Study: Human Coronaviruses ‘Inactivated’ by Mouthwash, What It Really Means

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DES MOINES, Iowa — A new study conducted by researchers at the Penn State College of Medicine has found that a common dental item can inactivate human coronaviruses — mouth wash and oral rinses. Products like Listerine or Crest Pro Health mouthwashes were found to inactivate 99.9 percent of the virus after only 30 seconds of contact time.

“In general to hear that substances that have antiseptic properties can kill COVID is not surprising,” Infectious Disease Specialist Dr. Rossana Rosa said. “It is one of the reasons why we do tell people to wash their hands and frequently use hand sanitizer.”

Dr. Rosa said those looking for a quick fix may be disappointed. Using these rinses to actually prevent contracting the virus may not be possible.

“If you are infected with COVID and you are in that phase where the virus is replicating within certain parts of your body, that is not something that happens once. That is actually something that happens over a few number of days,” Dr. Rosa said. “So if you indeed gargle mouthwash and you kill some of the virus that’s in there, that doesn’t mean that that was all that COVID that you had in your body.”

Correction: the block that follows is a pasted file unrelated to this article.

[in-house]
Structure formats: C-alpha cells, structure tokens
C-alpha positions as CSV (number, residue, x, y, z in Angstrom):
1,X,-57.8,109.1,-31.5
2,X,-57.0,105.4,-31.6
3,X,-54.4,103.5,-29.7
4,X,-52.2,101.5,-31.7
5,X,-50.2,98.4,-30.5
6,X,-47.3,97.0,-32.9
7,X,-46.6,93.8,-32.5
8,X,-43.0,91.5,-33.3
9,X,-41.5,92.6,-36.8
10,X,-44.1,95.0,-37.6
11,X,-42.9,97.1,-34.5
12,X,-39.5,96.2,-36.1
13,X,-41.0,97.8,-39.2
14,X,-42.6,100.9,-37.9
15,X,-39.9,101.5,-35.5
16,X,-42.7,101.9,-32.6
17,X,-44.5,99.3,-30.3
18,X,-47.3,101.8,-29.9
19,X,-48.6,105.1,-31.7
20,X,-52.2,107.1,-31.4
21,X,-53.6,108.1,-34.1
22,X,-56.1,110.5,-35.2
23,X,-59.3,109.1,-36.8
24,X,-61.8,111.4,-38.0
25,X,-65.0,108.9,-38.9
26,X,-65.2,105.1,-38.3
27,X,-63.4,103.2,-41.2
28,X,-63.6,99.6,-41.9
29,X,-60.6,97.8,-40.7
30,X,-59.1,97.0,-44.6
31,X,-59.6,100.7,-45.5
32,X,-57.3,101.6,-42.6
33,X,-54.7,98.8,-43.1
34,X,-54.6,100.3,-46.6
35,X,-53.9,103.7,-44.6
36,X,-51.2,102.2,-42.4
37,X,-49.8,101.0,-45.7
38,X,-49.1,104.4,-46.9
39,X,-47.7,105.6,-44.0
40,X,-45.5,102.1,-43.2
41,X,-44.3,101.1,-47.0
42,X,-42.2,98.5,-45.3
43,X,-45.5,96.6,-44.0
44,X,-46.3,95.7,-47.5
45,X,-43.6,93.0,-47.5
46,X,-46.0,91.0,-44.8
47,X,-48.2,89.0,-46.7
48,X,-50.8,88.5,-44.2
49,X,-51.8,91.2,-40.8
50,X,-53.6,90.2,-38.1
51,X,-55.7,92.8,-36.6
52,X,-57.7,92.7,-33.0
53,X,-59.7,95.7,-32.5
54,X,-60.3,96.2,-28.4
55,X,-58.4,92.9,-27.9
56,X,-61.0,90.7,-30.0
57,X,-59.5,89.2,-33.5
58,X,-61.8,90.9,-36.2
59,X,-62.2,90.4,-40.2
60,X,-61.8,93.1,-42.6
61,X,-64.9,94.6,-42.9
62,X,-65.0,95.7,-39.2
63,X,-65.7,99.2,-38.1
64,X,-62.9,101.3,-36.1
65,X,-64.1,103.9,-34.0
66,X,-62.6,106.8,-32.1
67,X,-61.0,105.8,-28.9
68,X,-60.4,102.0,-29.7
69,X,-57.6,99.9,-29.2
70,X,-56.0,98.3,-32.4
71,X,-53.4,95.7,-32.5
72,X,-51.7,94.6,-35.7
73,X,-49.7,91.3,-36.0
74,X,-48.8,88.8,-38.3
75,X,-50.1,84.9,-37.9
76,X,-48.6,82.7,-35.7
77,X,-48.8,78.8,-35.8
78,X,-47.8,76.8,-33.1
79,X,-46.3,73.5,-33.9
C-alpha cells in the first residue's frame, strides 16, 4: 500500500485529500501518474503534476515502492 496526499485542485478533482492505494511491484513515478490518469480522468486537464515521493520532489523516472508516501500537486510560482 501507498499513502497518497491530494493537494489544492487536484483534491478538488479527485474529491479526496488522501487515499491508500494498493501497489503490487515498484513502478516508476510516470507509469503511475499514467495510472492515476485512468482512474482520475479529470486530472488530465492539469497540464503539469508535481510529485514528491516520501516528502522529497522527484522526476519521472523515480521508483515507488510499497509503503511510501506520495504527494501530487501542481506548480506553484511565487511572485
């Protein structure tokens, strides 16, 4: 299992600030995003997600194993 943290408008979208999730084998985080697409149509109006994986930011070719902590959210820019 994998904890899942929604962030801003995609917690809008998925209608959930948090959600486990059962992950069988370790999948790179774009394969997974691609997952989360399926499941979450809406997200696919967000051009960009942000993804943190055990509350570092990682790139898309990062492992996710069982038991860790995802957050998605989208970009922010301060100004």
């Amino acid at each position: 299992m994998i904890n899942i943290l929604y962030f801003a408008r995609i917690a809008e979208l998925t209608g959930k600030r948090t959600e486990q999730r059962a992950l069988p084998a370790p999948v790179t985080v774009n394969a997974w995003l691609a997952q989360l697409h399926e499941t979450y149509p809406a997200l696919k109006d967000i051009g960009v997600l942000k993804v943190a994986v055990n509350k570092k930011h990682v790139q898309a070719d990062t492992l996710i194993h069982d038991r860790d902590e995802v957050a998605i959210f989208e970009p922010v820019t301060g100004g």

Dr. Rosa said it’s always good to have these kinds of studies to explore possible solutions to this pandemic, but for now, it’s best to keep using mouthwashes to protect from things like gingivitis and use things like masks and social distancing against COVID-19.

“I think it’s important as new information comes in that one assesses it and see how reasonable it is. We certainly have to be humble, we all remember that at some point we really thought that face cloth masks would not really work,” Dr. Rosa said. “Now, more evidence has come out showing that it actually works. So I do think that if something new comes up, it’s important that you see where is it published, is it a reputable journal, you know, talk to your provider about the strength of that evidence.”

Items they tested in this study were one-percent solution of baby shampoo, a neti pot, peroxide sore-mouth cleansers, and mouthwashes.

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